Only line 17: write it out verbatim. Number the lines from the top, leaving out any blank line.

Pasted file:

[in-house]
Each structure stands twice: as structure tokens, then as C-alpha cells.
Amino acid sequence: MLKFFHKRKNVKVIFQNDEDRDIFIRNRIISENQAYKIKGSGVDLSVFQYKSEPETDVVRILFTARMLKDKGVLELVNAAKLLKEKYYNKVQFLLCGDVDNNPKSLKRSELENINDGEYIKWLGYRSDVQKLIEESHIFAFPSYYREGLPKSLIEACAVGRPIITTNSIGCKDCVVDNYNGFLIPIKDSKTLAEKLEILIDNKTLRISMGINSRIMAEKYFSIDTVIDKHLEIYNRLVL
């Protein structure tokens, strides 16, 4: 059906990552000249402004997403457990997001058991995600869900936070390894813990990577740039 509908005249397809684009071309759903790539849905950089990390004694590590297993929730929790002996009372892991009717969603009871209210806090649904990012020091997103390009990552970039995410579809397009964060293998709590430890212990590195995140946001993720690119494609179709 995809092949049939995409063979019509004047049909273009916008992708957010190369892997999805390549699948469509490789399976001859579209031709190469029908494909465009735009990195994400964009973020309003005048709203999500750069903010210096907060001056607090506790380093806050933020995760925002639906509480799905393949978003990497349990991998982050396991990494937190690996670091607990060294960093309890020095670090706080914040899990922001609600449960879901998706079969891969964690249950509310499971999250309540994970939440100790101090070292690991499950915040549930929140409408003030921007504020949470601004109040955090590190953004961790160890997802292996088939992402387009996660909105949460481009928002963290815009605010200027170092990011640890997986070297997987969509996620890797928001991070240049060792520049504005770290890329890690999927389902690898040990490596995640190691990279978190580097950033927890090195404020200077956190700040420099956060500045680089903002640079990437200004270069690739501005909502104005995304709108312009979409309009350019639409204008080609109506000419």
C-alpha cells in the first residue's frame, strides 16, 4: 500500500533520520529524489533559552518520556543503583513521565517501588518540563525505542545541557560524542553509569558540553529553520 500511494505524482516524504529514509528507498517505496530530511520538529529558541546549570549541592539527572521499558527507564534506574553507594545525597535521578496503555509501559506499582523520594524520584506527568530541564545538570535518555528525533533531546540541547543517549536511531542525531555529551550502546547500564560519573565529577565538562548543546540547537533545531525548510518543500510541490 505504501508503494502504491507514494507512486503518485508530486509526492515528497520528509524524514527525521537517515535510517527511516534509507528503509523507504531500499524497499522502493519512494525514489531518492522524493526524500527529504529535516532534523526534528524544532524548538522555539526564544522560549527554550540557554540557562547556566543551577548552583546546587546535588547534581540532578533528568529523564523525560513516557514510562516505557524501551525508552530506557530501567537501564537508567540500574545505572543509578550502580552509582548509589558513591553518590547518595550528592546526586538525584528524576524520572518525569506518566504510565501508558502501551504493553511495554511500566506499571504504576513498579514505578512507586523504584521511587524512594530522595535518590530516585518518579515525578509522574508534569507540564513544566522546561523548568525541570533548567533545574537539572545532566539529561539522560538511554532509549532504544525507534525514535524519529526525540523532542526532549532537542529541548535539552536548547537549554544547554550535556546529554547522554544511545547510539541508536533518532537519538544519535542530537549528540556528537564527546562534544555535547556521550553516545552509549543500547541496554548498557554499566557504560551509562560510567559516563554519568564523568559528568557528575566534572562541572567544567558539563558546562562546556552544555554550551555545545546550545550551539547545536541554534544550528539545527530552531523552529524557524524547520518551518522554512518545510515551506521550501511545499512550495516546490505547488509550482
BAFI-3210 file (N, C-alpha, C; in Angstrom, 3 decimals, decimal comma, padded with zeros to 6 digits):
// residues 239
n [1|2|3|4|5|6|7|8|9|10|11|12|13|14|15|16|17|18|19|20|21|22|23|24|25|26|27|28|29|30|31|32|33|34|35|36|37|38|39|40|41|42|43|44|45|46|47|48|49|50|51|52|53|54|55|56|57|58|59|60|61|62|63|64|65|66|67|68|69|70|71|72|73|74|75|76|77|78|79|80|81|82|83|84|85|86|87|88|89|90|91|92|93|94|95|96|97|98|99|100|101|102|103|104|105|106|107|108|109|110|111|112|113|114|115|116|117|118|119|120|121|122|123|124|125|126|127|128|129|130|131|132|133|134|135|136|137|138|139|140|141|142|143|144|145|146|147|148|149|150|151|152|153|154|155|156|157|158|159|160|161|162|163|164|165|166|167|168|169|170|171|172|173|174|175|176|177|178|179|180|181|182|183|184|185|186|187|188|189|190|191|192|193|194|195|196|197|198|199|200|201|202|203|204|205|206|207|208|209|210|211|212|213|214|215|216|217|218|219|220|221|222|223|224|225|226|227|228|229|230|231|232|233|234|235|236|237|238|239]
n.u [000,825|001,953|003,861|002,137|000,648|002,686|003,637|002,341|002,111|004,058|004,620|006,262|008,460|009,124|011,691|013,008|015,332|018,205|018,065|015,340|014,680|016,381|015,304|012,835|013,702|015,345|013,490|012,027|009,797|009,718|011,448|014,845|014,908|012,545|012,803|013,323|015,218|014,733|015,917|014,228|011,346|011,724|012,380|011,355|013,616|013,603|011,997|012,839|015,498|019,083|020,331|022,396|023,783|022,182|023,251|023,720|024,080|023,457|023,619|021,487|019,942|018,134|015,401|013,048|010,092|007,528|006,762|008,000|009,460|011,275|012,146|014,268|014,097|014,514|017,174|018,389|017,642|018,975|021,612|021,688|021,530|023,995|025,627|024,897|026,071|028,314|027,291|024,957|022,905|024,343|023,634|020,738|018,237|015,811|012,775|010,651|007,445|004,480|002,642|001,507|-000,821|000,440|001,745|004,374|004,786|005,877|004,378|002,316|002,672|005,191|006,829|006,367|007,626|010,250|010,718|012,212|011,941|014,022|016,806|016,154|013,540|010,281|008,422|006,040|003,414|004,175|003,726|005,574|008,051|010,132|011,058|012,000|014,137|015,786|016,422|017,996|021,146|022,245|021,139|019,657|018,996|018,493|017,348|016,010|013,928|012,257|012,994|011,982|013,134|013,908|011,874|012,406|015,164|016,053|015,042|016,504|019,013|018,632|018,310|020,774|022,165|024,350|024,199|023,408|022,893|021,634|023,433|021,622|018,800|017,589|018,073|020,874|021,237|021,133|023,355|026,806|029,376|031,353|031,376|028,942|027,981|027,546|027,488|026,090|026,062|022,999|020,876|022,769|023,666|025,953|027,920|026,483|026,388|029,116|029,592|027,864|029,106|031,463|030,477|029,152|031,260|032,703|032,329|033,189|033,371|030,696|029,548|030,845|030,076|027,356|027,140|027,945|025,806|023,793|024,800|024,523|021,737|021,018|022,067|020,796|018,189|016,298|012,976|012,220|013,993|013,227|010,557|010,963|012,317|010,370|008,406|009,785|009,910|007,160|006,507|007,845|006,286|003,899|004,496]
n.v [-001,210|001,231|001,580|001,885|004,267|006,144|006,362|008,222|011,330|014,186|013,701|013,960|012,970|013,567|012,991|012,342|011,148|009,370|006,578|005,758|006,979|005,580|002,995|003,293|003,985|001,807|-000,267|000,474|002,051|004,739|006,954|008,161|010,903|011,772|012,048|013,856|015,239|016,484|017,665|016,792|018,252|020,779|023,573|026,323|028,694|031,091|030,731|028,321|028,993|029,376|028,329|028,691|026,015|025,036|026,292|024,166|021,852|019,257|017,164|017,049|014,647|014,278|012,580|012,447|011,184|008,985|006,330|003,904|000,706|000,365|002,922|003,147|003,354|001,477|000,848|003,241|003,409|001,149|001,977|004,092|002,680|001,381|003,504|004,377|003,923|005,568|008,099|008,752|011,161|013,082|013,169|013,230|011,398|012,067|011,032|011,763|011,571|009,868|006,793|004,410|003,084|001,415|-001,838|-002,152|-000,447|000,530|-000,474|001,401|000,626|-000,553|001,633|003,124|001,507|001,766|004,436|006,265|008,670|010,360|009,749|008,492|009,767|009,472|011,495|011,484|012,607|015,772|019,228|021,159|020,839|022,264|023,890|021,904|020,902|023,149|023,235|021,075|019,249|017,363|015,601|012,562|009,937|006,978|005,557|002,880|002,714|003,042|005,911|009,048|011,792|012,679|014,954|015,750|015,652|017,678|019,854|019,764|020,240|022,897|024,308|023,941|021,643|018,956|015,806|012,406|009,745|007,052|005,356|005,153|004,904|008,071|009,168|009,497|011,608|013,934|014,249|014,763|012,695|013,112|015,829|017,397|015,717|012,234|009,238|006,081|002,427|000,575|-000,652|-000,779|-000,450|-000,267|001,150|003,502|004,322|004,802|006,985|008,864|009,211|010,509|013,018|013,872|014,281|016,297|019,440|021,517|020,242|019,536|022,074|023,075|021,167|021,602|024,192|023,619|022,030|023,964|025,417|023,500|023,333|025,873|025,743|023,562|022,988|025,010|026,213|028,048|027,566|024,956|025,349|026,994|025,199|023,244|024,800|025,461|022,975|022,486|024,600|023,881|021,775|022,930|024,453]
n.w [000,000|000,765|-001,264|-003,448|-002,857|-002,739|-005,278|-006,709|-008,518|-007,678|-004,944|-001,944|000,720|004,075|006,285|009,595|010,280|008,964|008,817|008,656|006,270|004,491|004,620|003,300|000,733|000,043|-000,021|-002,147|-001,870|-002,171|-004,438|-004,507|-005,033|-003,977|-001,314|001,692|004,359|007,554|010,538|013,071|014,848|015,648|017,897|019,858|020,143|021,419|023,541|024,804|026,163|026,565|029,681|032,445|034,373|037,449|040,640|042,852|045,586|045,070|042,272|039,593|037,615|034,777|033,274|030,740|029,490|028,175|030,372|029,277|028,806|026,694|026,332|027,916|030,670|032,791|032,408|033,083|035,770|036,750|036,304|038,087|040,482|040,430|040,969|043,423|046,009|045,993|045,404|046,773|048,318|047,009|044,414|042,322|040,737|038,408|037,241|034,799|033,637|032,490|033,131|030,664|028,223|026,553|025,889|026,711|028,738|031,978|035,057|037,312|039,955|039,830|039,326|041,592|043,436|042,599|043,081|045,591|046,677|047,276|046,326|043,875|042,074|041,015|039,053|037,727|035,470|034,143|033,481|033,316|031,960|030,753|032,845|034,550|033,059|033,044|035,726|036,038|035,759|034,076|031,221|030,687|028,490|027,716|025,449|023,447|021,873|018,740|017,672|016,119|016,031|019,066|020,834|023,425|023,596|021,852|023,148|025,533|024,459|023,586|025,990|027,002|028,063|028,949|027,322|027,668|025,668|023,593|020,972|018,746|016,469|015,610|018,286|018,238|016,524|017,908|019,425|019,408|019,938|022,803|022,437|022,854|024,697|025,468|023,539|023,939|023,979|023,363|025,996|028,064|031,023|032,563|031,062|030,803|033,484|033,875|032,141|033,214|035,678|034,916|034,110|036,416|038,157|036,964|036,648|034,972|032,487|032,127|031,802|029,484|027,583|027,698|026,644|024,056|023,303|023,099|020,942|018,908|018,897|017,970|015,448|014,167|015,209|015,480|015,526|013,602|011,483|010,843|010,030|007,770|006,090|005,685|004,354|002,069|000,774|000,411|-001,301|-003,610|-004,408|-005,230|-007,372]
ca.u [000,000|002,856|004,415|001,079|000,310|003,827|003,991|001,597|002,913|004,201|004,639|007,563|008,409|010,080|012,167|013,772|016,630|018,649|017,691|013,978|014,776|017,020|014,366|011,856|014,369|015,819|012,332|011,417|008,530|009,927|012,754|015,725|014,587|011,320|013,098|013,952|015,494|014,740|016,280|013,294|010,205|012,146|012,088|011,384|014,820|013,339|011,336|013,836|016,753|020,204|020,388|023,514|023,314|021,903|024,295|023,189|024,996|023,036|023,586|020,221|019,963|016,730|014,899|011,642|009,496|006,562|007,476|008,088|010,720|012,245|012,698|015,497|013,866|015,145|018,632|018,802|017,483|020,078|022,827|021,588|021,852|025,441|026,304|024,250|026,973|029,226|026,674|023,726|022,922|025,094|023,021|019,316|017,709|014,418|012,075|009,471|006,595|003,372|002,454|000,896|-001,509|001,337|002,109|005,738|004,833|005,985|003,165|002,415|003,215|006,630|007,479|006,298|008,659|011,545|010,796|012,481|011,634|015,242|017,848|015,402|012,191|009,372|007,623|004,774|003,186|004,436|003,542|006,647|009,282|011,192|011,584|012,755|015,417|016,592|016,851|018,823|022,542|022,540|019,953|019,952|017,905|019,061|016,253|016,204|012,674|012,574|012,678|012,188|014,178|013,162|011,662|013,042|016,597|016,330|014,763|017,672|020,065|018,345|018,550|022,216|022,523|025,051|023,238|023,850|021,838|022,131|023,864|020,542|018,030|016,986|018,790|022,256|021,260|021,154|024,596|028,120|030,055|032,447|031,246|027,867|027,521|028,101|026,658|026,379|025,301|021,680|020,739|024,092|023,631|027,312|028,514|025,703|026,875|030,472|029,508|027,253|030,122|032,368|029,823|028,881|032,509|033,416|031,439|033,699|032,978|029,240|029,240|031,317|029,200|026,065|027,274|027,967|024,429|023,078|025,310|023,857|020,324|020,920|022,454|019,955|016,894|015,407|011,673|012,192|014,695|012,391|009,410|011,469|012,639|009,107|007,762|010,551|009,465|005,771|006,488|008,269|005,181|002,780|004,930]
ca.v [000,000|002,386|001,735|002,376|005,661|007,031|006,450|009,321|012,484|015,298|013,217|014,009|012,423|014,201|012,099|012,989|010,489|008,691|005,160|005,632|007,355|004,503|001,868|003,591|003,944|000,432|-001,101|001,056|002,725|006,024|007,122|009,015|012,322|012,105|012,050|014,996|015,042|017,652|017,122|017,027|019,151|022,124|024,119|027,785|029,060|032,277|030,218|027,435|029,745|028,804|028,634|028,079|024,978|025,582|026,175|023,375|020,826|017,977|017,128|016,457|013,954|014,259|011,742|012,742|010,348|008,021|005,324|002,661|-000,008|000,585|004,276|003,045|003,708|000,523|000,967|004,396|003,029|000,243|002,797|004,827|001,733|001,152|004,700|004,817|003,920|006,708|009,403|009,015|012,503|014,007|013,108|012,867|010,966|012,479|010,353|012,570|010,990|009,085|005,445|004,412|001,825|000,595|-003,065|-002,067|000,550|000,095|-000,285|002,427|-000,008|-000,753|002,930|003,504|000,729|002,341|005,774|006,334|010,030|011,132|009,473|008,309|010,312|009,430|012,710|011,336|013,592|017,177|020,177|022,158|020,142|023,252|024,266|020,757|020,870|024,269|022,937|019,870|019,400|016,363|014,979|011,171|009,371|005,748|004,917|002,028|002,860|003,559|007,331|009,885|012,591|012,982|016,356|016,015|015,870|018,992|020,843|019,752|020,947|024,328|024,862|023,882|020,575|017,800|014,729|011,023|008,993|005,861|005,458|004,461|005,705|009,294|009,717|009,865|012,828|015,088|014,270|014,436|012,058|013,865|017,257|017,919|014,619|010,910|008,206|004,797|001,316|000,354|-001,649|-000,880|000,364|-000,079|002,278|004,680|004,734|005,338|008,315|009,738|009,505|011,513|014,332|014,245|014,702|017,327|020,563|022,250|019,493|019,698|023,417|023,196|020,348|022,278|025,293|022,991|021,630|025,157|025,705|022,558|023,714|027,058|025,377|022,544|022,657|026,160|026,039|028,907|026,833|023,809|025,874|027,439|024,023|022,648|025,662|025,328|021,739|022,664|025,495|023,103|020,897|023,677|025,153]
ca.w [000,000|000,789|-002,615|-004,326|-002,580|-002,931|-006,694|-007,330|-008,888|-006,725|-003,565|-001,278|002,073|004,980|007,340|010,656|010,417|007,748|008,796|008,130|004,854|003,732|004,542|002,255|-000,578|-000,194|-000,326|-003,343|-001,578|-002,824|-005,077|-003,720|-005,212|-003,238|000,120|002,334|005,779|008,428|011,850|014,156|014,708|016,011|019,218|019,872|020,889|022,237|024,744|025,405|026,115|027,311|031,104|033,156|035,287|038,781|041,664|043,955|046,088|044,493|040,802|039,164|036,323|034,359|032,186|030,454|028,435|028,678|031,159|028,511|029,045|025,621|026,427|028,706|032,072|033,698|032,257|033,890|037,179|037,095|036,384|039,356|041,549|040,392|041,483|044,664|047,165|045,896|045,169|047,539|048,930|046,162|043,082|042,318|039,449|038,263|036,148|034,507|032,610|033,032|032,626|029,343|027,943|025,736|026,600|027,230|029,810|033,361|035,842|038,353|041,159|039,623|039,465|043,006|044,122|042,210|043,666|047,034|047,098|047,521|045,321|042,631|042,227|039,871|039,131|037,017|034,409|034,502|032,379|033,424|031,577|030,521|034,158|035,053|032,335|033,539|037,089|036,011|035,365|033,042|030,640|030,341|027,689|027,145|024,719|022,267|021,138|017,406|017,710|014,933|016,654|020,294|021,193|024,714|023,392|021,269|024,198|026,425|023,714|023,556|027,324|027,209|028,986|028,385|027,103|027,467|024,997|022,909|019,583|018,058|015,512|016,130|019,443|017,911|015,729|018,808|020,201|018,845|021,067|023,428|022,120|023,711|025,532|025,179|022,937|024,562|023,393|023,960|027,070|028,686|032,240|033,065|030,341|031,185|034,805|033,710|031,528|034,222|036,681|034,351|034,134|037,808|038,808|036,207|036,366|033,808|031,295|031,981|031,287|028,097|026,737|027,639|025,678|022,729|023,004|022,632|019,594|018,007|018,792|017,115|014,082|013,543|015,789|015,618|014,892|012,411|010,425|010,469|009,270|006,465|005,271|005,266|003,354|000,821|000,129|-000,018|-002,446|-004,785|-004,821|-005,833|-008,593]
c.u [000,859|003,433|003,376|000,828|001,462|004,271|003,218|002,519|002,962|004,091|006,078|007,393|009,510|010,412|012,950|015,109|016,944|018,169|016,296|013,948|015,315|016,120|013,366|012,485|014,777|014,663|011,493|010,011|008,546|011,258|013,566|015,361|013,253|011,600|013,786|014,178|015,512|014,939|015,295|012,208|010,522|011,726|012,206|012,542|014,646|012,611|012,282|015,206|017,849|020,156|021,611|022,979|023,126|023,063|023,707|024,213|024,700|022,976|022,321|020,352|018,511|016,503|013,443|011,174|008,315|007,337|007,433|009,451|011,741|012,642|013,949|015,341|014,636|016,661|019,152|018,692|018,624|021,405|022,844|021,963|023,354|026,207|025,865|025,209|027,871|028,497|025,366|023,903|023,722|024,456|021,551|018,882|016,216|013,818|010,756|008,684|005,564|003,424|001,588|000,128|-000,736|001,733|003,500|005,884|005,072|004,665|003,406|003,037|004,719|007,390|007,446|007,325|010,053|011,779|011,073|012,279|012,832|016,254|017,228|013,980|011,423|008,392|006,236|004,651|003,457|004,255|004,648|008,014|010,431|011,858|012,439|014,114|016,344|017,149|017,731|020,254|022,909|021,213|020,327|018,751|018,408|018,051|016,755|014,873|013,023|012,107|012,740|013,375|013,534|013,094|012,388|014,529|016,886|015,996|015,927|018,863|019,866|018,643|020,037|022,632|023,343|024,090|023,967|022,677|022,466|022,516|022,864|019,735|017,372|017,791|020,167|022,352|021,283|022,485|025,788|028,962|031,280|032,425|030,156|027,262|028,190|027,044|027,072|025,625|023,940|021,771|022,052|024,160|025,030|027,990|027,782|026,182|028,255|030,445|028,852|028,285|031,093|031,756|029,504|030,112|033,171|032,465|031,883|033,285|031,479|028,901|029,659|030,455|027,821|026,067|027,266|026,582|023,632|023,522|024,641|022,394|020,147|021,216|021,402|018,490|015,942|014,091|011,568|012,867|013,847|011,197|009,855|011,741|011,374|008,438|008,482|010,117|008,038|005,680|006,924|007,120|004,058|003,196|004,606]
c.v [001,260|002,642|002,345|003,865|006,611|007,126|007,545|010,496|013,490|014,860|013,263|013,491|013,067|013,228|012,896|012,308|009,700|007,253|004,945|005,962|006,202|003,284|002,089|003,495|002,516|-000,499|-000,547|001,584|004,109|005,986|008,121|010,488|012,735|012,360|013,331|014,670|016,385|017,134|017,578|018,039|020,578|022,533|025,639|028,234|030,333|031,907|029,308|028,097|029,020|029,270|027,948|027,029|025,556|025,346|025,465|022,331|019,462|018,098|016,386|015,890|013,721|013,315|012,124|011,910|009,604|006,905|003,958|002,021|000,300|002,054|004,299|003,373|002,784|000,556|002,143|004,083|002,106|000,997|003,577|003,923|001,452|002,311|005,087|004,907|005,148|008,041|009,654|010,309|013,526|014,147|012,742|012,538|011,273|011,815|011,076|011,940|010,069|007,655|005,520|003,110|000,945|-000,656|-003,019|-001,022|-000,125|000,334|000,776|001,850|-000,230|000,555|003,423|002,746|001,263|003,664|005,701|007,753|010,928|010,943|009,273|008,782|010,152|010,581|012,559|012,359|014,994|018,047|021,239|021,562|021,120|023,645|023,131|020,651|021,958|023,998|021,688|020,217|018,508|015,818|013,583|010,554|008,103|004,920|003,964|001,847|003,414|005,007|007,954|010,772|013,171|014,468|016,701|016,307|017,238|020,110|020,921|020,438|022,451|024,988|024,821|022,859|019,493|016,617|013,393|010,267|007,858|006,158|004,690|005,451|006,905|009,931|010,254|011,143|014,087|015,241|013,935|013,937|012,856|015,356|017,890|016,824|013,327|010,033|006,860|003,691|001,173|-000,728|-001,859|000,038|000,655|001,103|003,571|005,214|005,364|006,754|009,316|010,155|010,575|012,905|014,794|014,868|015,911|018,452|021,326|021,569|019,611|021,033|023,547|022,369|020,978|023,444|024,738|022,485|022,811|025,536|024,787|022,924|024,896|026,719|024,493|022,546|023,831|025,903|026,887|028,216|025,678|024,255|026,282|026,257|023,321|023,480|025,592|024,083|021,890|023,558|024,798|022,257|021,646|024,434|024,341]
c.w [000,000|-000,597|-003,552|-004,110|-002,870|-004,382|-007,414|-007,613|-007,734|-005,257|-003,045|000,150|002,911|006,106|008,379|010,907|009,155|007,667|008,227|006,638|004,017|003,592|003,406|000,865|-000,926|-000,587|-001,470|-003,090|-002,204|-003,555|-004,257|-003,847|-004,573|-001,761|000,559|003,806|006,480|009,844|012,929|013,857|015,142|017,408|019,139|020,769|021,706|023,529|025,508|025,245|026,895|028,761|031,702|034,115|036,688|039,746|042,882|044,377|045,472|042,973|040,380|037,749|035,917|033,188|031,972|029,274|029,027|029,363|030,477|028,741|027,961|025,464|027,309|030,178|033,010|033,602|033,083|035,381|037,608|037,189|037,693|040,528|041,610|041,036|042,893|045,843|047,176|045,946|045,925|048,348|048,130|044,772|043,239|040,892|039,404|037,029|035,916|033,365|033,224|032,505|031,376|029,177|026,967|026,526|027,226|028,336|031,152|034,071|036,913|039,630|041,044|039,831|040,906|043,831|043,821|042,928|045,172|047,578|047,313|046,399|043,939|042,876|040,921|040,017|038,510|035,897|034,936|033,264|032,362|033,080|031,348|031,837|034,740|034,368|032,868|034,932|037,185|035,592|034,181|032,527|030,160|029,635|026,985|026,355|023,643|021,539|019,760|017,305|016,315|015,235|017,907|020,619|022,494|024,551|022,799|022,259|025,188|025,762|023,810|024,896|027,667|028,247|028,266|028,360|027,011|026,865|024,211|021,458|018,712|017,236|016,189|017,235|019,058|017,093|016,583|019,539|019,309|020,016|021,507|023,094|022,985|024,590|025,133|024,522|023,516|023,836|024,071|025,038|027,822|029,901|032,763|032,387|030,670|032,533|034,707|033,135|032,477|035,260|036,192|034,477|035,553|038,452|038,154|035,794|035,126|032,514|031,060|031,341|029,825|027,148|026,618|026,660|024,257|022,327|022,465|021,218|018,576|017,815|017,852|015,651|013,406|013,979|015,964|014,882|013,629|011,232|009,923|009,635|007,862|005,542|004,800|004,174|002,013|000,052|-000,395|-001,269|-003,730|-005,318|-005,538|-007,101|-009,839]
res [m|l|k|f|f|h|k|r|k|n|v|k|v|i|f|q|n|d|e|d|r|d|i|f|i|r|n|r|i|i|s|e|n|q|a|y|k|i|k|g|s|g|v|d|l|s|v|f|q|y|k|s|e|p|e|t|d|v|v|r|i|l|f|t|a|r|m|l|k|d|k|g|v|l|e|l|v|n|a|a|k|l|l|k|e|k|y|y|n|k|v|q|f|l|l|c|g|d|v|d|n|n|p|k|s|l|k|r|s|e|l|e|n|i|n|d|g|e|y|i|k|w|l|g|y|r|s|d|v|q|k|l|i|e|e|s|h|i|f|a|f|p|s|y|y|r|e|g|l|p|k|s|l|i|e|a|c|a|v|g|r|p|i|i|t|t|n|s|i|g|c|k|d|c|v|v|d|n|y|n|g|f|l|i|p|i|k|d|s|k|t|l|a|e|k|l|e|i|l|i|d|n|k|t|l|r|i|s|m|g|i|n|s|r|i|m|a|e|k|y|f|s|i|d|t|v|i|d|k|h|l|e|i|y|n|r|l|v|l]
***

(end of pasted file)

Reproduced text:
c.w [000,000|-000,597|-003,552|-004,110|-002,870|-004,382|-007,414|-007,613|-007,734|-005,257|-003,045|000,150|002,911|006,106|008,379|010,907|009,155|007,667|008,227|006,638|004,017|003,592|003,406|000,865|-000,926|-000,587|-001,470|-003,090|-002,204|-003,555|-004,257|-003,847|-004,573|-001,761|000,559|003,806|006,480|009,844|012,929|013,857|015,142|017,408|019,139|020,769|021,706|023,529|025,508|025,245|026,895|028,761|031,702|034,115|036,688|039,746|042,882|044,377|045,472|042,973|040,380|037,749|035,917|033,188|031,972|029,274|029,027|029,363|030,477|028,741|027,961|025,464|027,309|030,178|033,010|033,602|033,083|035,381|037,608|037,189|037,693|040,528|041,610|041,036|042,893|045,843|047,176|045,946|045,925|048,348|048,130|044,772|043,239|040,892|039,404|037,029|035,916|033,365|033,224|032,505|031,376|029,177|026,967|026,526|027,226|028,336|031,152|034,071|036,913|039,630|041,044|039,831|040,906|043,831|043,821|042,928|045,172|047,578|047,313|046,399|043,939|042,876|040,921|040,017|038,510|035,897|034,936|033,264|032,362|033,080|031,348|031,837|034,740|034,368|032,868|034,932|037,185|035,592|034,181|032,527|030,160|029,635|026,985|026,355|023,643|021,539|019,760|017,305|016,315|015,235|017,907|020,619|022,494|024,551|022,799|022,259|025,188|025,762|023,810|024,896|027,667|028,247|028,266|028,360|027,011|026,865|024,211|021,458|018,712|017,236|016,189|017,235|019,058|017,093|016,583|019,539|019,309|020,016|021,507|023,094|022,985|024,590|025,133|024,522|023,516|023,836|024,071|025,038|027,822|029,901|032,763|032,387|030,670|032,533|034,707|033,135|032,477|035,260|036,192|034,477|035,553|038,452|038,154|035,794|035,126|032,514|031,060|031,341|029,825|027,148|026,618|026,660|024,257|022,327|022,465|021,218|018,576|017,815|017,852|015,651|013,406|013,979|015,964|014,882|013,629|011,232|009,923|009,635|007,862|005,542|004,800|004,174|002,013|000,052|-000,395|-001,269|-003,730|-005,318|-005,538|-007,101|-009,839]